1. Friendships with other writers. Writers connect deeply with one another faster than I ever have in the chit-chat before and after Sunday-morning worship services. A key verse that I’ve sought to follow is 1 Thessalonians 5:11, “Encourage each other to build each other up” (TLB). It happens every year at CCWC!
  1. Inspiration and encouragement to keep on keeping on. Louise Looney is well qualified to teach the workshop, “Still Climbing – Not Over the Hill.” Since turning 75, she has written four books.  Allen Arnold’s continuing session, “From Overwhelmed to Creative Breakthrough,” will provide a refreshing journey for anyone who feels disheartened. And, of course, we also offer eight inspiring keynote addresses and times of worship.
  1. And the Number 1 Reason to come to the Colorado Christian Writers Conference: Renew your faith and passion to “write His answer.” Each year Father meets us on the mountain and challenges and equips us to write about a God who is real, who is reachable, and who changes lives.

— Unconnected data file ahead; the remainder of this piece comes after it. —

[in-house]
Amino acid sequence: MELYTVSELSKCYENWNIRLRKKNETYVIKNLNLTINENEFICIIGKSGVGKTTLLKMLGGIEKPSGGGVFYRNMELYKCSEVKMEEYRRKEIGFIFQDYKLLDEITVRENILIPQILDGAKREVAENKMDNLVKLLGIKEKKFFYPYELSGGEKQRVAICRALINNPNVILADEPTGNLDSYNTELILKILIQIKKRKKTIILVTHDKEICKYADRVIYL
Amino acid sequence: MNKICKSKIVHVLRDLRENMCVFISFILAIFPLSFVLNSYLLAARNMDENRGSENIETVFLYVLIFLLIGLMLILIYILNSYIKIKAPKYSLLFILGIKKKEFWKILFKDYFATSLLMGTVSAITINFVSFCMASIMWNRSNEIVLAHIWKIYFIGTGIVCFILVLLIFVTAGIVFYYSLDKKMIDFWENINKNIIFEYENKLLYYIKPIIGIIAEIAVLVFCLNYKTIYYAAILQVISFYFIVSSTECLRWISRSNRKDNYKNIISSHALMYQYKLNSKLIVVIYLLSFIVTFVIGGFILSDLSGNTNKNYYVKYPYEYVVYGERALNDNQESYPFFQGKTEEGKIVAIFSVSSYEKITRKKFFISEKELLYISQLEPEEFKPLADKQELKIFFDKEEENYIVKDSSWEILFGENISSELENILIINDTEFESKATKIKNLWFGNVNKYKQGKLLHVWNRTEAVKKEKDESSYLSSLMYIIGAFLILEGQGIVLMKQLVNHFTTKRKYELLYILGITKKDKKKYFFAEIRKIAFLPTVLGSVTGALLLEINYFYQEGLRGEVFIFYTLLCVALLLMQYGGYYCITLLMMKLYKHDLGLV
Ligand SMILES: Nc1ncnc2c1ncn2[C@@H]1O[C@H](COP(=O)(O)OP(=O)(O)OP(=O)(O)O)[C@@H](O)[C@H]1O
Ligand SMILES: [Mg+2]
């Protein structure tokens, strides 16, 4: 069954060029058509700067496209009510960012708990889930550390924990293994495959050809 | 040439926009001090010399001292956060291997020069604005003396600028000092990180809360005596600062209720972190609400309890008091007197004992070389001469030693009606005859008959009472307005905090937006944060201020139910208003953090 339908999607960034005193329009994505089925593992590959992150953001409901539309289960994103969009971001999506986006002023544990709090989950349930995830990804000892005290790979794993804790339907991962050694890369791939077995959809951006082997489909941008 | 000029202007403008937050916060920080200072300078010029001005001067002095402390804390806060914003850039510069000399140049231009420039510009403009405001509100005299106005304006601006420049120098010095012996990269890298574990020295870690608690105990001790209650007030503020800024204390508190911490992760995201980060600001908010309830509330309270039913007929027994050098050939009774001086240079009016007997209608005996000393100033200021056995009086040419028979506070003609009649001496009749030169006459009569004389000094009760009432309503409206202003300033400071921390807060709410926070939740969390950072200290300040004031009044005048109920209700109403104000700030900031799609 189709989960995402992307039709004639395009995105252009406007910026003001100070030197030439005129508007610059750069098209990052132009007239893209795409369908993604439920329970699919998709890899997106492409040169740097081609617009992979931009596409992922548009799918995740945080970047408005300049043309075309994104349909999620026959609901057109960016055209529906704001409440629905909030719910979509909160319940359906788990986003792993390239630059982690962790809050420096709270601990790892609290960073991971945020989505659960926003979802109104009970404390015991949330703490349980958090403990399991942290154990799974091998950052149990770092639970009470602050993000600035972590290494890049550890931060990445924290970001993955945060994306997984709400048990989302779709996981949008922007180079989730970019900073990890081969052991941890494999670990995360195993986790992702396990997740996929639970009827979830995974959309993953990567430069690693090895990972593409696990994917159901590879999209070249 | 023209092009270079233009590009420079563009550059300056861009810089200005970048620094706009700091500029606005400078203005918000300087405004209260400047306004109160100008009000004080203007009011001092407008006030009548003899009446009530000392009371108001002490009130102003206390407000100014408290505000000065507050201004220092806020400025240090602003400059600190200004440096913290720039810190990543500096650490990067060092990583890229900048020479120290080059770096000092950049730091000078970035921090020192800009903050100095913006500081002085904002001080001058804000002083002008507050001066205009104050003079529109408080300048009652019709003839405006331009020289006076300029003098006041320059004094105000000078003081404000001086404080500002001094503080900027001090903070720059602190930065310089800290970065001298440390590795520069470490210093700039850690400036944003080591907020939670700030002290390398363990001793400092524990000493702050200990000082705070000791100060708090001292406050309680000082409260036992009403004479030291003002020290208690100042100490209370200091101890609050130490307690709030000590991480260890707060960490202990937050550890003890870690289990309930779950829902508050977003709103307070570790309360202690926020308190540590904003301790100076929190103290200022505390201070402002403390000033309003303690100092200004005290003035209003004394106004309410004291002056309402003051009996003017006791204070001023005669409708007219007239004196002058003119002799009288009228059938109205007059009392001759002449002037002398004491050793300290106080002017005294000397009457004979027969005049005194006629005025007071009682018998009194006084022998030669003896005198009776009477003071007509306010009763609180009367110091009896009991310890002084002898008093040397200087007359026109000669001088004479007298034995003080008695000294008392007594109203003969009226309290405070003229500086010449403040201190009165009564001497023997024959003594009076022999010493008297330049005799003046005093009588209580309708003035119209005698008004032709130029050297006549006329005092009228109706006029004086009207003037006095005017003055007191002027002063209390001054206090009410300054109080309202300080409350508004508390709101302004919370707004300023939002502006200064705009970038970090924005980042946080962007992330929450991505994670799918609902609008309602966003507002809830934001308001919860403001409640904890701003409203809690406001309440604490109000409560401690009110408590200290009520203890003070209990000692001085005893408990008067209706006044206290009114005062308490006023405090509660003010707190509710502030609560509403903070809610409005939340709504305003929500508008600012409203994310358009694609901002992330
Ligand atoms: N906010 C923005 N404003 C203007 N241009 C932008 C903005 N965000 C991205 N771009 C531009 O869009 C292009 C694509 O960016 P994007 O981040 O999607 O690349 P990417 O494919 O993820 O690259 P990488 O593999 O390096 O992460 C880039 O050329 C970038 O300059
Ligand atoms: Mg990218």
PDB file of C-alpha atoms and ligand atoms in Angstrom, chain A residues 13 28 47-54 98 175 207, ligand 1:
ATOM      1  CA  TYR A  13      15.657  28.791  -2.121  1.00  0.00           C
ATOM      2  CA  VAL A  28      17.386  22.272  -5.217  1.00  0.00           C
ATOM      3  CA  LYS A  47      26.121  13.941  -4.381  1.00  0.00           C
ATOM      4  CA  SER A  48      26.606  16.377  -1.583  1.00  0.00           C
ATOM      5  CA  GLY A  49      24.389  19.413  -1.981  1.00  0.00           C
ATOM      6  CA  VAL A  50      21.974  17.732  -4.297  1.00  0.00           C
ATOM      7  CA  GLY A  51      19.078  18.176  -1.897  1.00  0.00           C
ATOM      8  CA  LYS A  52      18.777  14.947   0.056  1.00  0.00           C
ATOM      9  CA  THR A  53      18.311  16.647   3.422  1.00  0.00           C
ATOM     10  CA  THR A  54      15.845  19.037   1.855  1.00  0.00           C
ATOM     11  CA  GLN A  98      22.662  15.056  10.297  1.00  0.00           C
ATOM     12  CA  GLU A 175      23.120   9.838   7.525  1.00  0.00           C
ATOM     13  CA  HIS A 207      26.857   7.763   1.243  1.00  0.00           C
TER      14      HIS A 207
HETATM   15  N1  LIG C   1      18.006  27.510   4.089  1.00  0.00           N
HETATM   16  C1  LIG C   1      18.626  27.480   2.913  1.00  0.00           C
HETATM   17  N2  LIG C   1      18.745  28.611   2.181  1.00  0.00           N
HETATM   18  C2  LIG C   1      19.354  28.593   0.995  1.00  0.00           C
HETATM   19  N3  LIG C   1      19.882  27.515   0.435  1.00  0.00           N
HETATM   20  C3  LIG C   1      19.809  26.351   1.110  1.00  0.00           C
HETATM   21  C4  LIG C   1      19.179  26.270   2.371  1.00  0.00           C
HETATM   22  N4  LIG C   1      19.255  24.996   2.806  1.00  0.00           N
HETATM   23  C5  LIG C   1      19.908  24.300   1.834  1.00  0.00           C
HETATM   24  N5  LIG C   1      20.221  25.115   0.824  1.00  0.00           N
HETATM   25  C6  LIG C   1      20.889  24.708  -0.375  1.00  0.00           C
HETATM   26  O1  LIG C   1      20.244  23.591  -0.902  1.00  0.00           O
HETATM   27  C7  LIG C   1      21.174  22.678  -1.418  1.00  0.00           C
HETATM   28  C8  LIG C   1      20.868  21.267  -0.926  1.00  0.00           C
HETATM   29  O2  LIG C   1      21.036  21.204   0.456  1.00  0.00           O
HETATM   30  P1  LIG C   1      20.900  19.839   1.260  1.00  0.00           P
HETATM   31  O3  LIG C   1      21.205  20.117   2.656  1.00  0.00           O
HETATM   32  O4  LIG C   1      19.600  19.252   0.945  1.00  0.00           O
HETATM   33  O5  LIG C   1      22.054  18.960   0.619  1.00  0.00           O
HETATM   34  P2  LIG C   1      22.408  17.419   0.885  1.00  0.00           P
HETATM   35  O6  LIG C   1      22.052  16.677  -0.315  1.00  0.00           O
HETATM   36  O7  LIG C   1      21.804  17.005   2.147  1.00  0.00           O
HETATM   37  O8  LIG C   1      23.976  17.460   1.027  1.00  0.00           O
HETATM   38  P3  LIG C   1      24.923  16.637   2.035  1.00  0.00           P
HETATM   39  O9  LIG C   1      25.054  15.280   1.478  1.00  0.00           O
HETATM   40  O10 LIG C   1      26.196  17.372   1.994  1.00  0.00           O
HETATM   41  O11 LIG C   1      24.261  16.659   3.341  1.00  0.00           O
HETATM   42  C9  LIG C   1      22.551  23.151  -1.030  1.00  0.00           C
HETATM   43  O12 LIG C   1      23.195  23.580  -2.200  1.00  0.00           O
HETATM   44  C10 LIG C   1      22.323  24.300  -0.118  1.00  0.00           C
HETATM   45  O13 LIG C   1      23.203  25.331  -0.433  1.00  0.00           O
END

There’s still time to register and to request appointments. Housing is still available at the YMCA – Estes Park Center. Thanks to the Y’s spacious classrooms, none of the workshops or continuing sessions are filled. For much more info and secure online registration go to http://colorado.writehisanswer.com. If you need time payments or scholarship help, please ask. Email me at mbagnull@aol.com or call 484-991-8581.

A Christian Writer’s “Wildly Unbalanced Life”

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I hear writers bemoan the demands and distractions in their days (including technology) and how hard it is for them to achieve balance in their lives. Perhaps you’ve felt that, too. You’re working at the computer and think you’ll just check Facebook for a few minutes. An hour later, you wonder where the time went. Or you hear the musical tone that tells you new emails or text messages have arrived on your cell phone. You were just about to focus in on the theme of a blog post you’re preparing to write. You touch your phone screen, read the text and one thing leads to another. Let’s see, where did that inspiration, that thought, that focus go?